Alice is old fashioned. None of the girls in my school were named Alice, though we did have a family friend with an Alice, six years older than me. Her sister was Emily, and my mother told me they had considered that name for me. I was rather crestfallen when I heard this—Emily seemed like a prettier name, not as harsh as the sound of Alice, with its slicing S sound at the end. Emily was more lilting and cozy. For one day I insisted that I be called Emily, but I didn’t stick with it. I decided I liked Alice after all. Much of this credit must go to Lewis Carroll and his adventurous heroine. Who can resist Alice in Wonderland?
As a little girl I was called Allie. No one ever prescribed a spelling for this, and I received gifts from various relatives using a variety of spellings: Aly, Ally, Ali. I never picked a preferred spelling. At a certain age, sometime in elementary school, I noticed I had become Alice. Only a few family members called me Allie, and I missed the softness of the sound of my nickname, but let myself be Alice in school. Occasionally people shorten my name to Al, but that has never felt like me.
When the movie Love Story came out, everyone loved Ali McGraw, and one of my friends started calling me her full name. I looked nothing like the beautiful brunette actress, but it pleased me to be associated with her and her tragic role, the spunky cancer victim. “Love means never having to say you’re sorry,” she insisted. I wondered if that were true.
In college I made fast friends with another Alice, my first close peer to share my name. We roomed together one year, and sharing a phone proved a bit confusing.
At 31 I moved to a new place to start graduate school, and decided to tell people to call me Allie. One professor responded in a gently mocking tone that he’d had a cat named Alley, but he stuck with the name I asked for, a little to my surprise. Apparently, when you ask people to call you something, they comply. A few times, people asked how to spell it, and I said I didn’t care, which perplexed them, so I settled on A-L-L-I-E. Same length and shape as Alice, though the extra letters seem a bit superfluous. A-L-I seems dated and pretentious, and prone to mispronunciation à la Muhammed Ali, emphasis on the LI. (Though I am fond of it, thinking back to the days of being Ali McGraw.)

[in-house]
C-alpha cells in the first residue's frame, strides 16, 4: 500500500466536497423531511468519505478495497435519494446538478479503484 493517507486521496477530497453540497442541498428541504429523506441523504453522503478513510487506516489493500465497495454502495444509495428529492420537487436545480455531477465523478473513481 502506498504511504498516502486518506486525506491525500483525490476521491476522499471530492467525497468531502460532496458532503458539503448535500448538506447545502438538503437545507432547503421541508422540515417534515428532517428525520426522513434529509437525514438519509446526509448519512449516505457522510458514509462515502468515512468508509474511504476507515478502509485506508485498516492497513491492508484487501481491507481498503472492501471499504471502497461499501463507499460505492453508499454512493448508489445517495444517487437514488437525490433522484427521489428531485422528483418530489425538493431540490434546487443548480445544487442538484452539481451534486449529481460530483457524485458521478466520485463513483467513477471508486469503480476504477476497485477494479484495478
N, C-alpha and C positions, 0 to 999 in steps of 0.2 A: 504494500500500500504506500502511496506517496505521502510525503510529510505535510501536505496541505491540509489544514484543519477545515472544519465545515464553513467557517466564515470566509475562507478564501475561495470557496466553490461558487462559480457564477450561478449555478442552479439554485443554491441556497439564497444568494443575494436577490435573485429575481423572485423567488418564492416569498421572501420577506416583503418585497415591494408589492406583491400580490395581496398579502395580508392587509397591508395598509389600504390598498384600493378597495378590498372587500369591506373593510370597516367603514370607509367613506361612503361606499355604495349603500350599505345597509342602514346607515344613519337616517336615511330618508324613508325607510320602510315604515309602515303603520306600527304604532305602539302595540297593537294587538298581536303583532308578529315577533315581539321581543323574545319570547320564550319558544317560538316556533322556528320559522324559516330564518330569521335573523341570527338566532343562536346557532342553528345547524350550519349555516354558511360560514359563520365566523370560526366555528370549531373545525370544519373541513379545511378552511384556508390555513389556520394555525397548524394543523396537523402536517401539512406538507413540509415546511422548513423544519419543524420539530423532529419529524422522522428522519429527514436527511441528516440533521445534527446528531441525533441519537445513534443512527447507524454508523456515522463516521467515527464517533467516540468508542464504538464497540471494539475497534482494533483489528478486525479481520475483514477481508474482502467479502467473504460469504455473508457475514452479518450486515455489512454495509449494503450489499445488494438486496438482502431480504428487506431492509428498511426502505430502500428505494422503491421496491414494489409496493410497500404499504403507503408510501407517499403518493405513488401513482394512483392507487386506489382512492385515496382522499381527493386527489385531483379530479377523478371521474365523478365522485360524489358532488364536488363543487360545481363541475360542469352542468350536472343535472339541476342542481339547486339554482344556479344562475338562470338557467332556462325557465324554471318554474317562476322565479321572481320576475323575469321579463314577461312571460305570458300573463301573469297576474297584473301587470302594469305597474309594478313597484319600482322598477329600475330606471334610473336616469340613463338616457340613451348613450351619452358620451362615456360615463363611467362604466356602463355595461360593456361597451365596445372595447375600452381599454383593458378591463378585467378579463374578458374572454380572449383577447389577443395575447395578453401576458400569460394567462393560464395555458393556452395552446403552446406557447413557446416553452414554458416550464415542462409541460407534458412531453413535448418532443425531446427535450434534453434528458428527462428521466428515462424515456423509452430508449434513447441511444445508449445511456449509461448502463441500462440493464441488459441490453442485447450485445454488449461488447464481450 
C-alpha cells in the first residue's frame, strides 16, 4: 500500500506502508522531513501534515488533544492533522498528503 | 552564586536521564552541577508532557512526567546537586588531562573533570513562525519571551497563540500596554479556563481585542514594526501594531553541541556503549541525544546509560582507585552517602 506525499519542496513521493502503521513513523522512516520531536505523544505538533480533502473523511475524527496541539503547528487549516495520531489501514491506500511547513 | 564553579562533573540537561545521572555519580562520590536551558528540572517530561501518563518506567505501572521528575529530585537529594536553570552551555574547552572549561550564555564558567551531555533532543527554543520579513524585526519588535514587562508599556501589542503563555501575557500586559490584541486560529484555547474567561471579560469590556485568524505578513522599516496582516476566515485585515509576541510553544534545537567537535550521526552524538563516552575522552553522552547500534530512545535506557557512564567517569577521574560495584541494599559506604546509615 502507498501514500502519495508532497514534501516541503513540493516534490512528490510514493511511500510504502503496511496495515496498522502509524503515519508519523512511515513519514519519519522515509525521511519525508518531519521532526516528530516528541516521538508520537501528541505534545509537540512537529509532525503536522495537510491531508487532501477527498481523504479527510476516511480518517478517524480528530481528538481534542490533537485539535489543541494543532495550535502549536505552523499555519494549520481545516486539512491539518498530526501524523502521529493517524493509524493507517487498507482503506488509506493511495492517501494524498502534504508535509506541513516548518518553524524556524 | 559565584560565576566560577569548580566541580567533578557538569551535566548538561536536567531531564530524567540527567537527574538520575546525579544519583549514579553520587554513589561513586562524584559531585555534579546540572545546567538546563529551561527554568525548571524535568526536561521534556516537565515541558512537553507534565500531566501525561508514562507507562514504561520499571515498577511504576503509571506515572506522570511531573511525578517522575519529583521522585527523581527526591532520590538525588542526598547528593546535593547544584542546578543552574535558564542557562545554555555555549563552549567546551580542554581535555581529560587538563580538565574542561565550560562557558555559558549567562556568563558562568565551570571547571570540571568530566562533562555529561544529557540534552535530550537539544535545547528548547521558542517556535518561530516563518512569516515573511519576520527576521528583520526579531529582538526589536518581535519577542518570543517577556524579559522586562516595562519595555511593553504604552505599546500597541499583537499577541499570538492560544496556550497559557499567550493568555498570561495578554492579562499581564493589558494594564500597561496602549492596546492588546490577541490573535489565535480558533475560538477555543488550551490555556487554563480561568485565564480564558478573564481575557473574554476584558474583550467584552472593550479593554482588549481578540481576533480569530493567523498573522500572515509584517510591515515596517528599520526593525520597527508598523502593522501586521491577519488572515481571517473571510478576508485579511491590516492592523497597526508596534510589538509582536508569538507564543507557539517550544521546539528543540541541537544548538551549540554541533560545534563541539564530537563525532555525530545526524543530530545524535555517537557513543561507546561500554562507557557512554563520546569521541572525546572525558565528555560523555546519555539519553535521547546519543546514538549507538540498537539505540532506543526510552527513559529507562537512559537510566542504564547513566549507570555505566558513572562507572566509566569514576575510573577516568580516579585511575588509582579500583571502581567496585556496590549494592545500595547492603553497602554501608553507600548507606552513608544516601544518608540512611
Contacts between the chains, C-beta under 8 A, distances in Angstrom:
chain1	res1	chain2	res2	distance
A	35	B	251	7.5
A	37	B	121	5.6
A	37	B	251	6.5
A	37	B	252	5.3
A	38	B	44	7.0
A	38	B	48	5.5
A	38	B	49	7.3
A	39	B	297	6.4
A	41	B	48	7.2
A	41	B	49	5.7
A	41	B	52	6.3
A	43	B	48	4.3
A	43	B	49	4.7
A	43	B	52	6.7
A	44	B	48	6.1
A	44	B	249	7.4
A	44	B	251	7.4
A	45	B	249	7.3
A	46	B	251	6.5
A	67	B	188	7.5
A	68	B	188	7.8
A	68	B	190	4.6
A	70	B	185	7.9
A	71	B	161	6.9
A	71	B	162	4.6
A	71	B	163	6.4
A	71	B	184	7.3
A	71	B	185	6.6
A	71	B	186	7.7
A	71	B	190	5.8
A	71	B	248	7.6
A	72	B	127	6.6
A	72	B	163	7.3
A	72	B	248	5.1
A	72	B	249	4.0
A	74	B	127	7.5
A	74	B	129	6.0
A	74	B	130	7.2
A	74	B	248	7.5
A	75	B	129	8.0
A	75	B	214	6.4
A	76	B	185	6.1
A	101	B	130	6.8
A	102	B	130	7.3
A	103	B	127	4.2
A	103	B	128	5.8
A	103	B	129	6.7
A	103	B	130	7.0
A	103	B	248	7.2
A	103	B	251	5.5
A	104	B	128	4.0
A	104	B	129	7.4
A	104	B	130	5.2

So there is a dividing line: people who met me before 1991 call me Alice, and those who met me after call me Allie. My pre-1991 best friend cheerfully made the switch, and for a while it sounded odd having her call me Allie, not Alice, but since she is of the Allie era as well as the Alice, I have adjusted. My husband met me as Allie, but he is a famous nicknamer and calls me Alice, Alison (which I had always hated, that is NOT my name, but from him it is an endearment), and many other silly names having nothing to do with my given name at all.
I prefer Allie (or Ali or Aly, the spelling a dear aunt would use on Christmas presents—I still don’t care much how it’s spelled). Soft off the tongue, the name itself sounds like an endearment, softer than Alice. Alice is a good, solid, professional name, a name to publish under. Ali (spelled any old way) is closest to my private, relaxed self.